Unfortunately, fatally, she continued to insist in the counseling sessions that I stop seeing new friends.  She said I was wrong to be ambitious, and that I should be happy with what I already had and be grateful for it.  I WAS grateful.  I was also excited because I was learning new things, and life’s possibilities were opening up.  My wife kept threatening divorce, over and over – for months.  One day I just cracked, and took her up on it.  I walked out, taking only my clothes and a few things I could toss in the car.

My wife tried to delay the divorce process by legally compelling me to continue the counseling sessions which had become extremely painful and a dead-end to me.  Looking back from my position 30 years after, I can understand how desperate and afraid she was feeling.  We had once fit, and then we didn’t.  Neither of us knew how to change it, or how to accept it.

I did eventually remarry.  She did too, to a very nice guy we both knew.  I also met my son when he was twenty, and we have friendly (though infrequent) communication.  I’ll always wonder if I shouldn’t have made the other choice and raised him by myself.

It’s my greatest regret.


Filed under Communications, Emotions, Ethics and Morality, forgiveness, Self-Esteem

28 responses to “My Dilemma

  1. Mikey,

    Thank you for sharing this very personal story and I am so sorry you had such a difficult experience with your placing your son for adoption. I am glad you and he reconnected. You may know that I have worked in the adoption field for almost 40 yrs and am also an adoptive parent. Three of my four are adopted. As I work at the final phases of closing the almost 29 yr old adoption agency I founded and direct, I am so grateful for the lives I have touched and who have touched my own, and for the fact that not one of my clients, birthparents, adoptive parents or adopted kids had such a judgmental,non-supportive experience such as you describe (If I can tell from all of the years of positive feedback and ongoing relationships).

    Nowadays I focus more of my time on my coaching practice, Vision Powered Coaching but shortly will go live with my other site, a division of my coaching practice, Expert Adoption Coach. I am running telesupport groups for people at all phases of the adoption journey, including birthparents, adoptees, prospective parents and parents and grandparents who were involved in placing a child for adoption even a long time ago and want a way to share and work through feelings, possibly to reconnect .

    It is sad that you were in a position of having to go along with something that clearly was not what you truly wanted at the time.
    Hopefully, though, he has had a good life and the door for further interaction with your son is never really closed. As he goes through different life and developmental stages he may have more of a need to get to know you.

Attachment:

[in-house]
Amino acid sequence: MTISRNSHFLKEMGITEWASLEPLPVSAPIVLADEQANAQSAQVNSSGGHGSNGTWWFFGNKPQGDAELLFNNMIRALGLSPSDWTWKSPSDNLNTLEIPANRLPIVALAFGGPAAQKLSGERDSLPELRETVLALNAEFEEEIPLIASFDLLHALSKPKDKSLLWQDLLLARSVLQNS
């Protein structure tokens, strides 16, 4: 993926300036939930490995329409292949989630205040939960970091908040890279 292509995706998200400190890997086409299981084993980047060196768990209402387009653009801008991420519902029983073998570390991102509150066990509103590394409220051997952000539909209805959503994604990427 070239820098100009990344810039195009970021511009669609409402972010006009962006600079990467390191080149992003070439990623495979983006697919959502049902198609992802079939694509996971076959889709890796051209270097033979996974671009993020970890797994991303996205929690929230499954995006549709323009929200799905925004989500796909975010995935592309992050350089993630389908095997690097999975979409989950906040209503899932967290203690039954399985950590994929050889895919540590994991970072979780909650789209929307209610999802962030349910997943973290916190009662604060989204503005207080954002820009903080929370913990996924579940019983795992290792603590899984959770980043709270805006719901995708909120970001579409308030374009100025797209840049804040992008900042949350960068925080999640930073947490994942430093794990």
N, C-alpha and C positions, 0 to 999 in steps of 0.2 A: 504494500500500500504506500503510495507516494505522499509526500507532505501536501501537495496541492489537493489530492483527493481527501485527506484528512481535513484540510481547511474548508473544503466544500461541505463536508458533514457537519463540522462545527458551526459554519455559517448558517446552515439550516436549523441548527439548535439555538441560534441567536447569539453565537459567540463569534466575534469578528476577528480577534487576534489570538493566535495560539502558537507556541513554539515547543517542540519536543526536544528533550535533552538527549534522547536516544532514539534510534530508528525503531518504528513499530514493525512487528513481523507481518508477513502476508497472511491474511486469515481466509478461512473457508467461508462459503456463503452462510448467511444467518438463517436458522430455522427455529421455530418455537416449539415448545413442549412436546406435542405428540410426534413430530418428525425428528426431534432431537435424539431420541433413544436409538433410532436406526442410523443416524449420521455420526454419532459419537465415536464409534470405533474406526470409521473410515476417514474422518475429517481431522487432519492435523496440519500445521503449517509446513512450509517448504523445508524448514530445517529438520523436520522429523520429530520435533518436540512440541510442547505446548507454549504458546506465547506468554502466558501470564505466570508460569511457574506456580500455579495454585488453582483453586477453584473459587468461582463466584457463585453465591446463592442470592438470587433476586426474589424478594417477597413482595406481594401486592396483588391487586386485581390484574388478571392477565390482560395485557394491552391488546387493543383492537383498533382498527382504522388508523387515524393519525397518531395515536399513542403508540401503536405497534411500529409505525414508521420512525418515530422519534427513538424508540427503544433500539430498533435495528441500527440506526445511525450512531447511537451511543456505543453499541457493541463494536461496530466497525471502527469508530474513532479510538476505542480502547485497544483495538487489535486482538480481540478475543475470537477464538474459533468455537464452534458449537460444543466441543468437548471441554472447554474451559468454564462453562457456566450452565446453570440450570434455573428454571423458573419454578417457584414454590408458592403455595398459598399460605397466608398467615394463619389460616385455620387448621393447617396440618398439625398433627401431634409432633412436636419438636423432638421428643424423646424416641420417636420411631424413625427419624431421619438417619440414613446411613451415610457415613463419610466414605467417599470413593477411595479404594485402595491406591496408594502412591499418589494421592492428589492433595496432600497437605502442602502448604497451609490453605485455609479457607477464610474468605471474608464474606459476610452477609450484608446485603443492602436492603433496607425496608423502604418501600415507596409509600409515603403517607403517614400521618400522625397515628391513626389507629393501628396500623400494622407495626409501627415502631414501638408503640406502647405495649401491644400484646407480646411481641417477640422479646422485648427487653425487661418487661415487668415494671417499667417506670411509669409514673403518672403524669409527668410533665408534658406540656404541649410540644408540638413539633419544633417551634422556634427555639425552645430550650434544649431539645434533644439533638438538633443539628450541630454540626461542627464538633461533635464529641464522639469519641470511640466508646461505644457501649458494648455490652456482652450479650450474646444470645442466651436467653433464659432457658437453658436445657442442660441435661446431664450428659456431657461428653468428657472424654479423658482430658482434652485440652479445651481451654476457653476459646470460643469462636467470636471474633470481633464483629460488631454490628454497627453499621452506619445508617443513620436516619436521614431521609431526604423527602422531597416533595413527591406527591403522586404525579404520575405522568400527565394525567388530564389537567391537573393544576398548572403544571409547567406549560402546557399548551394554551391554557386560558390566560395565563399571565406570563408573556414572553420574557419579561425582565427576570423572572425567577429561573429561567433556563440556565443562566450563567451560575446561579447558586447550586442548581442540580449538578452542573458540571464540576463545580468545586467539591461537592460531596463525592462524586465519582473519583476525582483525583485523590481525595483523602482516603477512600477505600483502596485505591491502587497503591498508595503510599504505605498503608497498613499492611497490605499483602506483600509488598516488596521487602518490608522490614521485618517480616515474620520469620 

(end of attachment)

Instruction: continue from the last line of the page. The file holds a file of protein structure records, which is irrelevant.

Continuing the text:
2. Thanks for your kindness in reacting, Iris. I didn’t have to go along. I chose to because I wasn’t strong enough not to. The tough part has been forgiving myself for who I used to be but am not now, in no small part because my son has had a difficult life. He and I do know and understand each other well, but you can’t get that time back. Because of the time it took for my life and learning to proceed, now that I am happily married at last I am also too old to qualify for becoming an adoptive parent.

    So I try to raise good pets, and make every person a member of my family as best I am able. That road remains open.

  3. Self-forgiveness is usually a more difficult task than forgiving others, but it is imperative to do in order to be able to live the most fulfilling and giving life we can. Self-forgiveness-does indeed become more complicated when you know that your son did not have an easy time of it. However, you really are not responsible for the actions of others in his life. You were also young and still in the process of character formation at the time. It sounds as though you have taken your lessons and put them to good use and are someone who believes in “paying it forward” and being the best person you can to those whose lives intersect with your own.

    In many ways you gave your son the same gift that all parents give, whether or not they have the privilege of raising their offspring. You gave him roots and wings. As he makes his way along the path of his own life journeys, he will discover for himself the value of each of those things, as well as the value of whatever he got from the others in his life.

    As for qualifying for adoption, it is hard for me to know if your perceptions are accurate because I don’t know you. It may or may not be so. Many people have misconceptions about adoption. If you would ever like to discuss it and would be willing to give up a tiny fragment of your anonymity (LOL) I would be happy to talk to you. I am not any longer placing children but know a great many people in the adoption world and would at least clarify for you if your belief about your eligibility is accurate or not. Then again, that may be very far from what you need to do or want to do at this point. If you do ever want to talk more about any of this, feel free to write me privately and be assured that all will be confidential and in friendship.